So I try to sing about things that all generations can deal with. If you can get mama, grandmama, granddaughter, grandpa, grandson, and dad to dance to the same album, then you created a miracle. We need more things to bring the family together. Most kids think grandma and grandpa are too old, they don’t know what’s going on. This ain’t your day. It ain’t like it used to be. But they need to realize even the good book says you need the wisdom as well as you need the knowledge. You need the old folks just as well as you need the young folks. Right now, we’re depending strictly on technology. Now, young people do not go to the TV, the history book, or the library; they just ask the phone, and the phone would tell them anything. That’s why everybody’s smart, but everybody is dependent on the phone. But what happens if the phone goes out? Even me and you, if we leave our phones for 24 hours, we’re lost. Every child that’s five years old has got a phone. I got great-grandchildren that got a phone. We didn’t have a phone in the house when I was growing up, so I was just in a whole different world.

I’m living my dream beyond my dream. I’m doing things I never dreamed of that I would even have thought was possible. So, if I didn’t believe that they were possible, how could I dream of them? But now I see that all things are possible. In the fourth grade, I said I wanted a big, old nice car with a telephone in it, and my classmate said, how are you gonna ride around with all the wires hanging there? That doesn’t make sense. It’s going to get all tangled up! Nobody knew anything about Bluetooth, but now you can get in the car and tell the car where to take you, and the car will drive you there. You can get in the back and go to sleep. I can’t afford one of those cars, but I’m one of the people who would really need it because it’ll look a whole lot better, the car driving itself, than a blind man driving the car.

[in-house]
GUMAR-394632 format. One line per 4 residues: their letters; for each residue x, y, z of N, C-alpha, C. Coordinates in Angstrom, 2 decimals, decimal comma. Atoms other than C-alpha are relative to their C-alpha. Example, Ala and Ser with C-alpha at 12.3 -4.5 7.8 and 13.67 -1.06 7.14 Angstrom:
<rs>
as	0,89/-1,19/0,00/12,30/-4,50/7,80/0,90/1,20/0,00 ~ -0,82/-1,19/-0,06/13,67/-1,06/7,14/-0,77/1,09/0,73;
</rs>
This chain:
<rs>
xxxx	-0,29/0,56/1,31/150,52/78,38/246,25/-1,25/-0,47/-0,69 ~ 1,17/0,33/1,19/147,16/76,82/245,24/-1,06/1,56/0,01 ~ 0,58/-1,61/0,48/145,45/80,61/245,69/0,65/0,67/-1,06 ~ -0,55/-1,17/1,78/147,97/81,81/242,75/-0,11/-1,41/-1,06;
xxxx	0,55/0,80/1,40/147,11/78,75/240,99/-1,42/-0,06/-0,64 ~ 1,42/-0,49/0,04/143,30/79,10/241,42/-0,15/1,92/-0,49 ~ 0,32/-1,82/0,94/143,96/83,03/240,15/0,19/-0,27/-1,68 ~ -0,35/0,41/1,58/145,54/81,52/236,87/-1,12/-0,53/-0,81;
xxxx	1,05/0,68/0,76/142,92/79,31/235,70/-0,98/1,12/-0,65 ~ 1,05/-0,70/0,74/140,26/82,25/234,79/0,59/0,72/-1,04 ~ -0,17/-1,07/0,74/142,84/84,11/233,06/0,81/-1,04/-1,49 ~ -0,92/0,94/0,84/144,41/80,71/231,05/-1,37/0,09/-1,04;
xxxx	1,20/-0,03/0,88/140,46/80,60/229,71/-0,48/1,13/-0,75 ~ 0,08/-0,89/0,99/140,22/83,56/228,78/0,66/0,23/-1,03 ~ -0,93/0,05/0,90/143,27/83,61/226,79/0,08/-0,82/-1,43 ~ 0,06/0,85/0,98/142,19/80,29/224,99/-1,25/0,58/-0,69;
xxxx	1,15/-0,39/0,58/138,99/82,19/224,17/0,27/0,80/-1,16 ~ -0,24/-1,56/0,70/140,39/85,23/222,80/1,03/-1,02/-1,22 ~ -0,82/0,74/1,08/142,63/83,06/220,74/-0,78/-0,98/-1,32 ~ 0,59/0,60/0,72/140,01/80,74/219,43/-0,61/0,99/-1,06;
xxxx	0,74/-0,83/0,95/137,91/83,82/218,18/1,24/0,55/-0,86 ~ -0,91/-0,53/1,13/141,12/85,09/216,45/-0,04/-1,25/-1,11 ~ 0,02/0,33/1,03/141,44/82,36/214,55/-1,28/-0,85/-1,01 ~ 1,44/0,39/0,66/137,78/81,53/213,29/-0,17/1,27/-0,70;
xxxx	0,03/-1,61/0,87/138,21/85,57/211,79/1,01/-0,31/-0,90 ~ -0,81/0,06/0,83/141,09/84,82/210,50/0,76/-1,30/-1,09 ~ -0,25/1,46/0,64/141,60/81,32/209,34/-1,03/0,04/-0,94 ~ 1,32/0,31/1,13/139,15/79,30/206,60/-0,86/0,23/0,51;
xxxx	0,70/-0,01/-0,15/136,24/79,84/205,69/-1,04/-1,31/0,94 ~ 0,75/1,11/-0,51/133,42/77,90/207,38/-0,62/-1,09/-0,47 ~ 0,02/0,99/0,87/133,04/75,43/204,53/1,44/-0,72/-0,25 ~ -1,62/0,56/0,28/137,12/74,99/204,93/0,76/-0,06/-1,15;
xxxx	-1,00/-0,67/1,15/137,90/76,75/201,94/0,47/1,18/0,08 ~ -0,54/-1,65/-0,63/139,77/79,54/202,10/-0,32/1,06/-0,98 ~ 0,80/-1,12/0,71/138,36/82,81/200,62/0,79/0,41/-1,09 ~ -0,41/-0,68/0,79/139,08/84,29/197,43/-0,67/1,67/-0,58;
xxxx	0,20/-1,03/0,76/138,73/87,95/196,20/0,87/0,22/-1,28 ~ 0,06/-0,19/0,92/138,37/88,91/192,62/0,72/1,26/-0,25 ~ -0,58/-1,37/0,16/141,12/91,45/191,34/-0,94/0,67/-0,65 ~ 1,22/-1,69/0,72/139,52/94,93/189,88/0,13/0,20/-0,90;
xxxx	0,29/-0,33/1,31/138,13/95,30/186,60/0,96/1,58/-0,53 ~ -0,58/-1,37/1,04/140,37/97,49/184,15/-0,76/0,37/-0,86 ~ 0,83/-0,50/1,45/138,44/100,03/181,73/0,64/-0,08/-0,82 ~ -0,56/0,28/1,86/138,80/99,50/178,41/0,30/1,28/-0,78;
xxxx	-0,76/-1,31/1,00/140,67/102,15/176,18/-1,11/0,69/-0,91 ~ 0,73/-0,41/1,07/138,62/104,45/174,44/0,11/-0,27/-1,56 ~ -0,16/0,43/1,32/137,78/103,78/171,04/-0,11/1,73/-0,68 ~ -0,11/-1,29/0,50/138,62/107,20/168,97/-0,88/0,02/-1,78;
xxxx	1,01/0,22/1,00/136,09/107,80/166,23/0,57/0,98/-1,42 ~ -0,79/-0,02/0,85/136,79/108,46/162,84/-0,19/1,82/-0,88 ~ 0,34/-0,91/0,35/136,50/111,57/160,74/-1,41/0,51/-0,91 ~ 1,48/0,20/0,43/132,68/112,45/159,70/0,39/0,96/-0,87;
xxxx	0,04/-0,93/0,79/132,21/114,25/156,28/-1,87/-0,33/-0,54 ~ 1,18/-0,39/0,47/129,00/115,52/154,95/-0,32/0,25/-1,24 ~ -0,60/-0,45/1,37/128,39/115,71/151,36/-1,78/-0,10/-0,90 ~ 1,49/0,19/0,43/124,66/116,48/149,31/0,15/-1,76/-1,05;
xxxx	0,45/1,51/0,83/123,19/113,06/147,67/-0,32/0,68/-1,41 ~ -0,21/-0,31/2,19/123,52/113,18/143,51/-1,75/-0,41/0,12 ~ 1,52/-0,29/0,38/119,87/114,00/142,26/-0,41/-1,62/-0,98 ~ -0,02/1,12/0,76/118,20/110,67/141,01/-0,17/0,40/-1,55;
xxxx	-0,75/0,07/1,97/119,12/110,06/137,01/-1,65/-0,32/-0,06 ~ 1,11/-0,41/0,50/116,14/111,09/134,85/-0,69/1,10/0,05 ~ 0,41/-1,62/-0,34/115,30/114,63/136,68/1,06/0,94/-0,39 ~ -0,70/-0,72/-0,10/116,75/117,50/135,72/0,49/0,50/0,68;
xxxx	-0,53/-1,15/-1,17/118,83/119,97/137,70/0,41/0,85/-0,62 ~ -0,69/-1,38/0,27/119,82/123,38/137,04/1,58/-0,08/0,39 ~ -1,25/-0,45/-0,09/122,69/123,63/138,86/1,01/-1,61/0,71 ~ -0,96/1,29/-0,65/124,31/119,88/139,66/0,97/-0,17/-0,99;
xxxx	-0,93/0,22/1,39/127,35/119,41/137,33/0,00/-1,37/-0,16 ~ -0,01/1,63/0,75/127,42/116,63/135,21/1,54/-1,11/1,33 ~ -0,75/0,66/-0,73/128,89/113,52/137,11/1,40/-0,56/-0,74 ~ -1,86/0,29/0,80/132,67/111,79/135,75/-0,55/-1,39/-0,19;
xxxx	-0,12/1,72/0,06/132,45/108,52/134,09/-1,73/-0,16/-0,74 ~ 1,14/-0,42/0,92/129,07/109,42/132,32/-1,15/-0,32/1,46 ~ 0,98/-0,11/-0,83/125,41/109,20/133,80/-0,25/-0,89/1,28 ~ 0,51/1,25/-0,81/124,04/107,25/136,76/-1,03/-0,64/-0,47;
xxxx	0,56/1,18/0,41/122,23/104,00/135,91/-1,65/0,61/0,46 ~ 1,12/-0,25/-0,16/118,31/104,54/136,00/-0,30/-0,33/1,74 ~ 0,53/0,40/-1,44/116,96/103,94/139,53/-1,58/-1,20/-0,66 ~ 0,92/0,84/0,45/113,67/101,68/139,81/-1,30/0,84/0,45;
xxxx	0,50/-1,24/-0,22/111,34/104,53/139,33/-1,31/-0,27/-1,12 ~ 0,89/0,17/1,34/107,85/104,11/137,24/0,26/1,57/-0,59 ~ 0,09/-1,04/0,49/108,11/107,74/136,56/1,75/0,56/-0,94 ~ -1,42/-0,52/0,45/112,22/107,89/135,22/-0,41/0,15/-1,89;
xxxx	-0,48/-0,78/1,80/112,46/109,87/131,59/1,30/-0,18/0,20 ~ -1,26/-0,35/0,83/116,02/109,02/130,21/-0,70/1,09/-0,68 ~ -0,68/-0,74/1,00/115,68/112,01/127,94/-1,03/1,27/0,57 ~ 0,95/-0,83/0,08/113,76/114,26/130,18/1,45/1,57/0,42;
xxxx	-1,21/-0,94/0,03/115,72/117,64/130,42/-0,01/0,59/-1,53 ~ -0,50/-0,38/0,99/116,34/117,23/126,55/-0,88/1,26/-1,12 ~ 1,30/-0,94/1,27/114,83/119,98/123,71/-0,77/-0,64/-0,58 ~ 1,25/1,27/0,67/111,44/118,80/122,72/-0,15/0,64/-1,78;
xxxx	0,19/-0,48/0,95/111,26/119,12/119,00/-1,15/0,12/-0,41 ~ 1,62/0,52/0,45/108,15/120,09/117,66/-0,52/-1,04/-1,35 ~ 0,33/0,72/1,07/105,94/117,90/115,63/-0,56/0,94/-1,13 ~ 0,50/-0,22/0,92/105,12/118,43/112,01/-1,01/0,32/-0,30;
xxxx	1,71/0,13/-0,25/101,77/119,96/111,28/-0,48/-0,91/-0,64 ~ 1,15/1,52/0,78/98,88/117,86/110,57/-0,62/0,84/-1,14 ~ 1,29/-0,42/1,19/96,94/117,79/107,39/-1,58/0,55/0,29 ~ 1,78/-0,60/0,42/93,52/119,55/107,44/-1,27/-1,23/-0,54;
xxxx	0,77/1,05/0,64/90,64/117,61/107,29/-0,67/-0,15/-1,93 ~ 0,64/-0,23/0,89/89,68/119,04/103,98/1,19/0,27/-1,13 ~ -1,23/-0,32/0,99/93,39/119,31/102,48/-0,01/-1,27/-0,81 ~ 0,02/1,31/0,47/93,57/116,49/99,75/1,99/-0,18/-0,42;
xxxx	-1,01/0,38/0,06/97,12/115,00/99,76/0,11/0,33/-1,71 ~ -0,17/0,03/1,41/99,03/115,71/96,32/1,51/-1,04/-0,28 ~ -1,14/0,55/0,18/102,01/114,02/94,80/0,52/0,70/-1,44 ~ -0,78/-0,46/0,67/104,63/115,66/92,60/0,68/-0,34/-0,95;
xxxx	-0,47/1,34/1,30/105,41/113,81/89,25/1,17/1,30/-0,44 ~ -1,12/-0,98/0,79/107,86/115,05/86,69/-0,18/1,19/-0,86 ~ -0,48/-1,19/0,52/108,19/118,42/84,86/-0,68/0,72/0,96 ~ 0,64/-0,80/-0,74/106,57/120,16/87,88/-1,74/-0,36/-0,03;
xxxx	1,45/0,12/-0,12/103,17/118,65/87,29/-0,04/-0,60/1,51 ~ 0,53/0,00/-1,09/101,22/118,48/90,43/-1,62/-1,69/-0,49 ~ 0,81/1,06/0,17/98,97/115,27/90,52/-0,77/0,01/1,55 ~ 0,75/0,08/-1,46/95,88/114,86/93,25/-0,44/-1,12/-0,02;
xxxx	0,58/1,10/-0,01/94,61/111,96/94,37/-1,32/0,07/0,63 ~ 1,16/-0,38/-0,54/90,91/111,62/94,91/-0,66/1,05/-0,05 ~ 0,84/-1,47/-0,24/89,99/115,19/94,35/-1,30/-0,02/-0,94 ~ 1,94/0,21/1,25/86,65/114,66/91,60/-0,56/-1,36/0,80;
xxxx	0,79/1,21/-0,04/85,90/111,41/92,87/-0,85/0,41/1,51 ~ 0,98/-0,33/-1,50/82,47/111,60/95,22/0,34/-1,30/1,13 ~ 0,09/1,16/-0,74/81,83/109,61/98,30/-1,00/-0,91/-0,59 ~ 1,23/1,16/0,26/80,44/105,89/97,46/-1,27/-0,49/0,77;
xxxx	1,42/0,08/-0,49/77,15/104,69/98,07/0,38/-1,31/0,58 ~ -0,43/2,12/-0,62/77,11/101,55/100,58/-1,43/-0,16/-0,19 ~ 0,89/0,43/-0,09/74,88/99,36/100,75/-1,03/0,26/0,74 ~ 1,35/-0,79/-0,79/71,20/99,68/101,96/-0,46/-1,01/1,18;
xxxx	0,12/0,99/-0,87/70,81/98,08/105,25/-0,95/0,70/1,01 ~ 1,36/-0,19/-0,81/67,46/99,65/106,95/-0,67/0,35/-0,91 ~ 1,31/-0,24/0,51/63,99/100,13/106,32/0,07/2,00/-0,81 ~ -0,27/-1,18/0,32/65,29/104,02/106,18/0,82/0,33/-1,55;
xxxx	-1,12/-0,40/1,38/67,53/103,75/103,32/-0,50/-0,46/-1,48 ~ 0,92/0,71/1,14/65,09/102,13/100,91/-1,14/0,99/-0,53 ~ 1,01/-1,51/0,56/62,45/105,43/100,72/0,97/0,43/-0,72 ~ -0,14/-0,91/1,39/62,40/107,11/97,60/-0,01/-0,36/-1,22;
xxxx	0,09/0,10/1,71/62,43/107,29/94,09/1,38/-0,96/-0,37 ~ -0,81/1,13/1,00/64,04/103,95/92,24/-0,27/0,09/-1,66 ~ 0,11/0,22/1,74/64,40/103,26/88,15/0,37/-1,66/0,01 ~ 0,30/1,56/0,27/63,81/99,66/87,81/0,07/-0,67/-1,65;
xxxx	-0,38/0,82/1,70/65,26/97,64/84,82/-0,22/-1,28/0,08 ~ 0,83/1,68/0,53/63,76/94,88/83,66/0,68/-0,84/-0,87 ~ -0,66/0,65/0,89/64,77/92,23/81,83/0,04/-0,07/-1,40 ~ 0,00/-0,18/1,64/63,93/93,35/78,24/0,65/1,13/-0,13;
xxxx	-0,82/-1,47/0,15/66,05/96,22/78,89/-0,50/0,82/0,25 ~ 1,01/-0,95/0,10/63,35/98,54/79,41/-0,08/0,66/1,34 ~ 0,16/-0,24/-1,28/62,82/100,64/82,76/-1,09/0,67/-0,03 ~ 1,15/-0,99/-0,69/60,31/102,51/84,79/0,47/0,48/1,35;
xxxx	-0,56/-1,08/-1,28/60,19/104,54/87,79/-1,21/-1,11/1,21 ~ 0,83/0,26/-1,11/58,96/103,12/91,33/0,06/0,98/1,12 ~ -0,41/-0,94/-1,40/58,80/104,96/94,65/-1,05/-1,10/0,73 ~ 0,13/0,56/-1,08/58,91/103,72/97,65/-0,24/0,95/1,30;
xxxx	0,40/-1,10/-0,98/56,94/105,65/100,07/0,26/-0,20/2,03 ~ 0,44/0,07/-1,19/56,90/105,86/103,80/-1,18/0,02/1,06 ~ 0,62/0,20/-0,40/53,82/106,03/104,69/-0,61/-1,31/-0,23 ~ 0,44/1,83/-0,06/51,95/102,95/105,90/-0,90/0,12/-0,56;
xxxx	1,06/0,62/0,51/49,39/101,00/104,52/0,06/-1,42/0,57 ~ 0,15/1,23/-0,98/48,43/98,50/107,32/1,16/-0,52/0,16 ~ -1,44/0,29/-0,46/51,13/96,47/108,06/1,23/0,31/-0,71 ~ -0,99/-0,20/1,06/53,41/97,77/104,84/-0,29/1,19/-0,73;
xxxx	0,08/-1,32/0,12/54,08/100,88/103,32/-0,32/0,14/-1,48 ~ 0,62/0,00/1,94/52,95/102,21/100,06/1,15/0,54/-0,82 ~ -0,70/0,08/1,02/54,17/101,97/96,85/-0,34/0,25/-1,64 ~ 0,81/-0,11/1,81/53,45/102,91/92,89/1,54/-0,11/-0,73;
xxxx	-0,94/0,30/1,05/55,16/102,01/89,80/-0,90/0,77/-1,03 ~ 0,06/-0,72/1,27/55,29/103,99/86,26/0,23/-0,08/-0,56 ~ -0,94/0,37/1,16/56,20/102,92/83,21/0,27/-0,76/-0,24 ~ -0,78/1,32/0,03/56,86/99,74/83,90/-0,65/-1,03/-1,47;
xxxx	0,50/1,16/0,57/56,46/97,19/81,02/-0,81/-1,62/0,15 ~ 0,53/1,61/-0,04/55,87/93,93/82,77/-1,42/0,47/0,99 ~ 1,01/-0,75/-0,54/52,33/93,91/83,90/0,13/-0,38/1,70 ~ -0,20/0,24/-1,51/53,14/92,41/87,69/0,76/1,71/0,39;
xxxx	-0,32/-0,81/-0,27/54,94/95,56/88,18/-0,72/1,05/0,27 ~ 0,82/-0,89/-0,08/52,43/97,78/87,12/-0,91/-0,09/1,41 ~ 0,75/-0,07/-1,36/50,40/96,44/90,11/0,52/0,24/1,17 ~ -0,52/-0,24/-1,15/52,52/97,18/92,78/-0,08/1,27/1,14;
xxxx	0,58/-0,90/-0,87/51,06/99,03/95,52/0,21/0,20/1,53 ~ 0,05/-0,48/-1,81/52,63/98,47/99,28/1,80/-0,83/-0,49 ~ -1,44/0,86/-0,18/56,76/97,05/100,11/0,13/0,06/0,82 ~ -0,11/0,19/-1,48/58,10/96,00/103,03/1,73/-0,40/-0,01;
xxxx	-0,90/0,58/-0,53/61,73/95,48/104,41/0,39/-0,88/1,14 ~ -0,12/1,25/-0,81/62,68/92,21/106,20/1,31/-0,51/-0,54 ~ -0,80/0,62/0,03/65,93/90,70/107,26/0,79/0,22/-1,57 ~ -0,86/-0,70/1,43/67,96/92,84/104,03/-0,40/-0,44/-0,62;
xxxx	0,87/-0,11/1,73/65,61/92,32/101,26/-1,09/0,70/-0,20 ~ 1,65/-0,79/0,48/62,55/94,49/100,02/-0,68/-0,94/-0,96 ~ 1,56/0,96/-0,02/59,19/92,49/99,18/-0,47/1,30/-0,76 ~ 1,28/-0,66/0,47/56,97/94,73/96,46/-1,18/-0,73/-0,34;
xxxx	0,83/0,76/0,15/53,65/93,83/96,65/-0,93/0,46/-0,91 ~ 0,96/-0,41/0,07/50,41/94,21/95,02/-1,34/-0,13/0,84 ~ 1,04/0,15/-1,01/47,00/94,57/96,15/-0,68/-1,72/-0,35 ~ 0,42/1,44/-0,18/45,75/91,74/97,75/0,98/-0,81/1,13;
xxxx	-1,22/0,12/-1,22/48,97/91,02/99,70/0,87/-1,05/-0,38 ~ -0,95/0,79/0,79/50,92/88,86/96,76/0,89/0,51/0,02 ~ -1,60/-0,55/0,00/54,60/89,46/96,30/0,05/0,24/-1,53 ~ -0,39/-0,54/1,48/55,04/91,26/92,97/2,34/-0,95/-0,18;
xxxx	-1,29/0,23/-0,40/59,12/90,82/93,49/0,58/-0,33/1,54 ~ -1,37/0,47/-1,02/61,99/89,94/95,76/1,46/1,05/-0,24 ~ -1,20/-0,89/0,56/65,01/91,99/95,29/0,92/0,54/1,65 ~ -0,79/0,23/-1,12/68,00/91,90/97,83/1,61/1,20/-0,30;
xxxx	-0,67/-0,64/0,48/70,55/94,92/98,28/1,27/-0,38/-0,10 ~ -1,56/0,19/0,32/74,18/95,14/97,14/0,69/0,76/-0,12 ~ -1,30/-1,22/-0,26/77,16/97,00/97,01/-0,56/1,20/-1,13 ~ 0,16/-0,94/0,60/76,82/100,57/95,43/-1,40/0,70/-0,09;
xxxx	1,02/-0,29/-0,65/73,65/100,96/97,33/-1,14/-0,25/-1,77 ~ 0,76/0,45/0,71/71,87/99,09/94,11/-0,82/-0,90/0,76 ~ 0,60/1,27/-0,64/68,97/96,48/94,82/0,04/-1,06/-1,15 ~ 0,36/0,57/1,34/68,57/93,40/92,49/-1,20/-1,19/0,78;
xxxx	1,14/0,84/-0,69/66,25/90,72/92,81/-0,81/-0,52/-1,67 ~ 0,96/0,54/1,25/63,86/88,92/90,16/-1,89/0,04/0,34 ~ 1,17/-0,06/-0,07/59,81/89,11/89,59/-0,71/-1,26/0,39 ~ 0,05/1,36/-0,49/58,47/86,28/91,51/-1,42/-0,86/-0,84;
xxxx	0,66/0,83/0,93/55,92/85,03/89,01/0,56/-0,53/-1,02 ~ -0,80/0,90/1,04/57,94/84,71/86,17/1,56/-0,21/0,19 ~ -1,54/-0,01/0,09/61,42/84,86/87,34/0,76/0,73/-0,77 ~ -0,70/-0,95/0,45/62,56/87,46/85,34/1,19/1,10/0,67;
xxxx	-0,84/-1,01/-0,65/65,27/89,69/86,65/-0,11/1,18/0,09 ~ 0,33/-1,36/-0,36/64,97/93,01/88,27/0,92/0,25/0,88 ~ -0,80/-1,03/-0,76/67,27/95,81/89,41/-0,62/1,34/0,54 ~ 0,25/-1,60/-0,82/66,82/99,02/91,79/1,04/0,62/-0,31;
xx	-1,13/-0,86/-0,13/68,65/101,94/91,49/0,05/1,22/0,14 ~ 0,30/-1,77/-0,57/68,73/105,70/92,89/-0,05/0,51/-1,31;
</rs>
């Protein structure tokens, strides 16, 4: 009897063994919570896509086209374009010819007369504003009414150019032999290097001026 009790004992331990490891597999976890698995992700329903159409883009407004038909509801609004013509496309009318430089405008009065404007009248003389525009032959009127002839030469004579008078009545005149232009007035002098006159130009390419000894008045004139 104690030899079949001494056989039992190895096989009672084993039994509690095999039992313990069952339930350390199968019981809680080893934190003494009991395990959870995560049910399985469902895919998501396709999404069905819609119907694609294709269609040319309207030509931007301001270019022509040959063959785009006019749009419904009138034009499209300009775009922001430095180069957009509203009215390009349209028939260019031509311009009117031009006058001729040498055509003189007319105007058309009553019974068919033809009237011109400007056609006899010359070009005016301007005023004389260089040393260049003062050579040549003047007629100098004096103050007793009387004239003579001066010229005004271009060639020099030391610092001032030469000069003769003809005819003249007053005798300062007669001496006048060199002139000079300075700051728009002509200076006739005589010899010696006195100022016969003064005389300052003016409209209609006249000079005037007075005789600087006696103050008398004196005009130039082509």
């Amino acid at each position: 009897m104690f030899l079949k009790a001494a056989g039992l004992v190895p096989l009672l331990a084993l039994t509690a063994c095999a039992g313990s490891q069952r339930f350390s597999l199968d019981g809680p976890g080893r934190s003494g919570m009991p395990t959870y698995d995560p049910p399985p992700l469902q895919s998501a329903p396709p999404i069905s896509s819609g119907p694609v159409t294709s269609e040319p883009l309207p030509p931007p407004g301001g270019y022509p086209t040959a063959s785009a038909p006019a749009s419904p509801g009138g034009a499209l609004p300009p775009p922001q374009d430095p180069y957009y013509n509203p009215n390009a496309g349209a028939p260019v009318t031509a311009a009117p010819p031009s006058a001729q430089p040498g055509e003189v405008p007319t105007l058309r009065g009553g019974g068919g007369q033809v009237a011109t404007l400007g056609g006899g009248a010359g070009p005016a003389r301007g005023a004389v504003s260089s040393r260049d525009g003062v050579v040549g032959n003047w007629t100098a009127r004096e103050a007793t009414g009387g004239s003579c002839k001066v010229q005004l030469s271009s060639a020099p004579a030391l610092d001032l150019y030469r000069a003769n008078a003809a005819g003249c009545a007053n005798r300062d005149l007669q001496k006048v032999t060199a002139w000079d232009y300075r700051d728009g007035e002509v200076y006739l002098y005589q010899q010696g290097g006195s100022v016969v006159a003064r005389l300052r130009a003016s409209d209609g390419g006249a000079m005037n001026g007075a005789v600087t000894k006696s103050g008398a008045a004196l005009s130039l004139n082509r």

In spite of all the technology, the sound of the music you make is very warm and analog. It sounds wonderful because it’s old school. Black Bayou sounds different from Sharecropper’s Son, because there’s an influence of soul music. Was that something you had on your mind with this album, that it would be more rhythm and blues than blues, or is it what the band was jamming on?